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Recent FINRA Disciplinary Fines And Sanctions

Arque Capital, Ltd. submitted a letter of acceptance, waiver, and consent in which the firm was censured and fined $50,000. Arque Capital did not admit or deny the findings but consented to the penalties and to the entry of findings that it sold about $3.53 million in an alternative investments called Renewable Secured Debentures to roughly forty investors while providing them with the company's sales kit, which included a brochure with misleading statements. According to the findings, the firm was responsible for conducting due diligence on the company and the debentures as well as advertising pieces pertaining to the debentures. Arque Capital sent out solicitations with misleading statements, omitted material facts, and did not provide a sound basis for evaluating the securities that were being offered.

Joseph Brandon Westphal was banned from association with any member of FINRA in any capacity. The penalty was the result of findings that he did not respond to FINRA's request for documents and information. According to the findings, FINRA had been looking into accusations from Westphal's past member firm that he opened numerous accounts without approval, had stolen cash, and had engaged in serious ethical violations.

Steven Lee Stahler submitted an Offer of Settlement in which he was assessed a deferred fine of $15,000 and suspended from associating with any FINRA member in any capacity for six months. Stahler did not admit or deny the allegations but consented to the penalties and to the entry of findings that he made unsuitable suggestions to investors. According to the findings, Stahler unreasonably suggested that his investors put a significant amount of their portfolios and net worth in private placements and real estate investment trusts. Stahler received around $165,000 in net commissions on the investments he suggested to his clients. Stahler, according to the findings, also negligently misrepresented material facts relating to suggestions he made to three clients, telling them that their investments contained only moderate risk and that the offering documents exaggerated the risk.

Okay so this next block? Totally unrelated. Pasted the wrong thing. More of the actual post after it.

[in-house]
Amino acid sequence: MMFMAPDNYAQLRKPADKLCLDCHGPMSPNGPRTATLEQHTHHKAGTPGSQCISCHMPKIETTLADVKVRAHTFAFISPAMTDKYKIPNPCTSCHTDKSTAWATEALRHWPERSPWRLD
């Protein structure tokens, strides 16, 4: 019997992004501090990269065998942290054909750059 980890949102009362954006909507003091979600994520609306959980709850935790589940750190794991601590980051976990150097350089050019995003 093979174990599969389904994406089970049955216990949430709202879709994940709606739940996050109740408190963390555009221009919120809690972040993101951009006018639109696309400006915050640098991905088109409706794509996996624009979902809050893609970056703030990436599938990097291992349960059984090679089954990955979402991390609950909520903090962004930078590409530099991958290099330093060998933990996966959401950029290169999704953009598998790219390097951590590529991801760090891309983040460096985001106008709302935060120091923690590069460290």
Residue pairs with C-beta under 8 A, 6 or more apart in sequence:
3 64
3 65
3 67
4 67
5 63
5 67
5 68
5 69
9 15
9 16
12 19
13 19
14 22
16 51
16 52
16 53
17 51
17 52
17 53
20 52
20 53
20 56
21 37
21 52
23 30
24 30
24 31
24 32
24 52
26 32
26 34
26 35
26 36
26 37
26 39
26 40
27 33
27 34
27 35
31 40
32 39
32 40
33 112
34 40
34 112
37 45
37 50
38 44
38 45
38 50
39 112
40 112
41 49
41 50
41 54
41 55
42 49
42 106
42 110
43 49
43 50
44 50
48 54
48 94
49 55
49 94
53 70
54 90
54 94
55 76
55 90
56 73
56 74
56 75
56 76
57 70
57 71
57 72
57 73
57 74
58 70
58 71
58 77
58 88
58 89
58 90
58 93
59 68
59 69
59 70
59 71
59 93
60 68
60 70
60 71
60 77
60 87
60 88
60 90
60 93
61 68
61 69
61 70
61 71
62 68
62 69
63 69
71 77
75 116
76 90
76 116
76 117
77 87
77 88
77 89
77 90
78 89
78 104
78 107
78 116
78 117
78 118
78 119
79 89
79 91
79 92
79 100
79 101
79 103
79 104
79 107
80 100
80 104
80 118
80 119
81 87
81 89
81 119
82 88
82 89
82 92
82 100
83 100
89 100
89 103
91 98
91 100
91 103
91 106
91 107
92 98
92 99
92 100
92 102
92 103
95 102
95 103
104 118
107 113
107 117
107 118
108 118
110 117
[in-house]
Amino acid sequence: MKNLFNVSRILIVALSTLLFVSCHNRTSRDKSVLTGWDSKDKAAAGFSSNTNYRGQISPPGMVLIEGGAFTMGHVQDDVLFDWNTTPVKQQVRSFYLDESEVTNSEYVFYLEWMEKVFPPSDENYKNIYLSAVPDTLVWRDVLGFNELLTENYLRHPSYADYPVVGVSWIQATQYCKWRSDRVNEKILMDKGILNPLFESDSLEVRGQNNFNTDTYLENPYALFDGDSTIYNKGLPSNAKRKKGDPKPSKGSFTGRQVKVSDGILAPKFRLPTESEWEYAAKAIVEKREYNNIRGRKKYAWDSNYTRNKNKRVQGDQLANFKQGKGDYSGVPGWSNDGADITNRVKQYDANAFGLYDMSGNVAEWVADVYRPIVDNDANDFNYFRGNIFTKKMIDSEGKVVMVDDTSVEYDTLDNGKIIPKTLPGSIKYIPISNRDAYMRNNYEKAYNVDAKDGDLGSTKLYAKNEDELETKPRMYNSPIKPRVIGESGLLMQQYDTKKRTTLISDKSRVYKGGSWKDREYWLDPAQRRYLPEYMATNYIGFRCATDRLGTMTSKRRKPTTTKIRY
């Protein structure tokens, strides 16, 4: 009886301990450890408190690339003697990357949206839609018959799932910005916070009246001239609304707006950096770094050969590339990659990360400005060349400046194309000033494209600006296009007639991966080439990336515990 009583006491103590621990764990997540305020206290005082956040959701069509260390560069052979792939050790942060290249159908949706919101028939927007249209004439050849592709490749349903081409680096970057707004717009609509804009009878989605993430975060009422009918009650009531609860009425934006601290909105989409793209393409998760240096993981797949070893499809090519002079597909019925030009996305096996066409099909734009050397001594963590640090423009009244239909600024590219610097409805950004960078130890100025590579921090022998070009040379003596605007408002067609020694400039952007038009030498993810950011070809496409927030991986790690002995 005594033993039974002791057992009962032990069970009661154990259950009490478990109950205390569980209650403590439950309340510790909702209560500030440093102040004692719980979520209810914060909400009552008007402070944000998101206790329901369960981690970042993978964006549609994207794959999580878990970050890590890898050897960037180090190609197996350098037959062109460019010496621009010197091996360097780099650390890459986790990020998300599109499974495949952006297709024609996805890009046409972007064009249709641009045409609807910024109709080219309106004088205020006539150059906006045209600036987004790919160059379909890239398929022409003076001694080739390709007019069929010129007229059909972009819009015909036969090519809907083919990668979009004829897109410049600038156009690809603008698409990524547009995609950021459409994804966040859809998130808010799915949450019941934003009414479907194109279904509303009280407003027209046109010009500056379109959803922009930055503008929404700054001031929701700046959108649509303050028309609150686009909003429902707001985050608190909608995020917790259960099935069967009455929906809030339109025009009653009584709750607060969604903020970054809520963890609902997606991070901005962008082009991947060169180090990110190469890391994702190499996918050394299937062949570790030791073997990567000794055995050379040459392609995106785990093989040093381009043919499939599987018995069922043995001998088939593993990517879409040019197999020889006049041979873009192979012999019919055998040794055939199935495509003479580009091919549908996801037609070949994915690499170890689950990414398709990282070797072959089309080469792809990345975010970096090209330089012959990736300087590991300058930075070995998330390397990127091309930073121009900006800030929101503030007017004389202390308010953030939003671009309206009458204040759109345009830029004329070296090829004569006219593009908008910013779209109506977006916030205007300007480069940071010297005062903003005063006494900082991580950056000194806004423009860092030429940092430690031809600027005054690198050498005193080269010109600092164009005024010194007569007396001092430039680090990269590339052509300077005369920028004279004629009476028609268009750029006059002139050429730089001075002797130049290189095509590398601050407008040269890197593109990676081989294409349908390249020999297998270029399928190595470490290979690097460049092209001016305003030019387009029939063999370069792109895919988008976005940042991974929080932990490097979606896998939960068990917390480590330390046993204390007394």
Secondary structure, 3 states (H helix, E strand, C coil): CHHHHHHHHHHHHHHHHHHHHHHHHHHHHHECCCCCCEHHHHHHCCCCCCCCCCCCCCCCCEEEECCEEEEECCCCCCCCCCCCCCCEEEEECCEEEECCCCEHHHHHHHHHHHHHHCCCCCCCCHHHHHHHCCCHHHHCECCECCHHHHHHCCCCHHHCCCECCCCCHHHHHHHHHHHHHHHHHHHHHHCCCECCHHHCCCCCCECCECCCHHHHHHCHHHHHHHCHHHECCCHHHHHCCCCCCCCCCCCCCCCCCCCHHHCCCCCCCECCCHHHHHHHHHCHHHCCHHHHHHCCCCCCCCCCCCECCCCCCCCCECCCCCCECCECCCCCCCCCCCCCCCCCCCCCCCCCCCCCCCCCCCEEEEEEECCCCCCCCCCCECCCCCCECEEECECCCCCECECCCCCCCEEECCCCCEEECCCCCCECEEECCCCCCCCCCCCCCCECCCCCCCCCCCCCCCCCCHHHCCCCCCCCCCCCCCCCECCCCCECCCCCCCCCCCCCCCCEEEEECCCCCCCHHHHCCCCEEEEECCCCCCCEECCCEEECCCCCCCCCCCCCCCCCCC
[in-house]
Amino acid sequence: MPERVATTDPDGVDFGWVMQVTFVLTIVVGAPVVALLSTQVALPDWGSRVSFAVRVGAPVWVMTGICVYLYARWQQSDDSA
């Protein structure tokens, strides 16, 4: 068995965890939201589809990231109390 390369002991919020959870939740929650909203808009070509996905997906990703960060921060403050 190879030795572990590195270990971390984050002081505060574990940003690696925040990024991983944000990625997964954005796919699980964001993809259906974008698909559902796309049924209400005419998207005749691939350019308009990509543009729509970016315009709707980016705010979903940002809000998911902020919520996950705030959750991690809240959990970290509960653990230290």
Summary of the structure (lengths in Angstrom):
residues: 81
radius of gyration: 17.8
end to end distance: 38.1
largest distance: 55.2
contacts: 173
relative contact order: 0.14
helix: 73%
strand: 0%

WM. H. Murphy & Co., Inc. and William Herbert Murphy were named as respondents in a FINRA complaint claiming that the firm engaged in the sale of private placements that supposedly were being sold pursuant to the registration exemption provided by SEC Rule 506 of Regulation D. Accordingly, the offerings could not be sold through general solicitations or advertisements. The firm is alleged to have used radio shows and workshops to gain new clientele to whom the firm sold private placements in violating of the general solicitation prohibition. Accordingly, the private offerings did not comply with all of the conditions of the registration exemption and lost the Rule 506 exemption, causing the firm to participate in unregistered sales of $1,031,700 in securities to clients. The firm also allegedly failed to establish and maintain a supervisory system reasonably designed to ensure compliance with Section 5 of the Securities Act of 1933. The firm did not have adequate procedures to prevent the sale of unregistered and non-exempt securities.